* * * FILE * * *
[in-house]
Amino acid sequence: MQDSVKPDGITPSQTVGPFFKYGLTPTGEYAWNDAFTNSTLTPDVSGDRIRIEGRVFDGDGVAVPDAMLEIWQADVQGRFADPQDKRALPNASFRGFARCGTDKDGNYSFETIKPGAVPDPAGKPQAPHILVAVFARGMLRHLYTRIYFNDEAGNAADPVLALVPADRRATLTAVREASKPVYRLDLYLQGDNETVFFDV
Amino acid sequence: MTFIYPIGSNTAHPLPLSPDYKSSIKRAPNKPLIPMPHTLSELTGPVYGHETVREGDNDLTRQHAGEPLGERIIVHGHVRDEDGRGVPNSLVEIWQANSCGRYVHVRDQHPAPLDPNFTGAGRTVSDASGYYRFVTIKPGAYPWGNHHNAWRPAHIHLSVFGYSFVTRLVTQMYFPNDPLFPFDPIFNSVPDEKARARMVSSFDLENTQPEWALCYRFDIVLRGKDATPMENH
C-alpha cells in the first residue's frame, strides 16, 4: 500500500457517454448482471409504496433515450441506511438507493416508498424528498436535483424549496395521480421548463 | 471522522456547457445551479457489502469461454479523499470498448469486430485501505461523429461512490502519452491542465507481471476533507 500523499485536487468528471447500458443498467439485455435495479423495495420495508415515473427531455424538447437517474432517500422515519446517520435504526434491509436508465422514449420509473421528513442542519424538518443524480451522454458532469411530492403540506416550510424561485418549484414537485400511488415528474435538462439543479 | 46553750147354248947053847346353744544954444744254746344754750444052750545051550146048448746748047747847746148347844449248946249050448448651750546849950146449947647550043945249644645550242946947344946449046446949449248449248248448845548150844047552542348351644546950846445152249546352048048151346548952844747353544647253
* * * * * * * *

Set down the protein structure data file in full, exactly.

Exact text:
[in-house]
Amino acid sequence: MQDSVKPDGITPSQTVGPFFKYGLTPTGEYAWNDAFTNSTLTPDVSGDRIRIEGRVFDGDGVAVPDAMLEIWQADVQGRFADPQDKRALPNASFRGFARCGTDKDGNYSFETIKPGAVPDPAGKPQAPHILVAVFARGMLRHLYTRIYFNDEAGNAADPVLALVPADRRATLTAVREASKPVYRLDLYLQGDNETVFFDV
Amino acid sequence: MTFIYPIGSNTAHPLPLSPDYKSSIKRAPNKPLIPMPHTLSELTGPVYGHETVREGDNDLTRQHAGEPLGERIIVHGHVRDEDGRGVPNSLVEIWQANSCGRYVHVRDQHPAPLDPNFTGAGRTVSDASGYYRFVTIKPGAYPWGNHHNAWRPAHIHLSVFGYSFVTRLVTQMYFPNDPLFPFDPIFNSVPDEKARARMVSSFDLENTQPEWALCYRFDIVLRGKDATPMENH
C-alpha cells in the first residue's frame, strides 16, 4: 500500500457517454448482471409504496433515450441506511438507493416508498424528498436535483424549496395521480421548463 | 471522522456547457445551479457489502469461454479523499470498448469486430485501505461523429461512490502519452491542465507481471476533507 500523499485536487468528471447500458443498467439485455435495479423495495420495508415515473427531455424538447437517474432517500422515519446517520435504526434491509436508465422514449420509473421528513442542519424538518443524480451522454458532469411530492403540506416550510424561485418549484414537485400511488415528474435538462439543479 | 46553750147354248947053847346353744544954444744254746344754750444052750545051550146048448746748047747847746148347844449248946249050448448651750546849950146449947647550043945249644645550242946947344946449046446949449248449248248448845548150844047552542348351644546950846445152249546352048048151346548952844747353544647253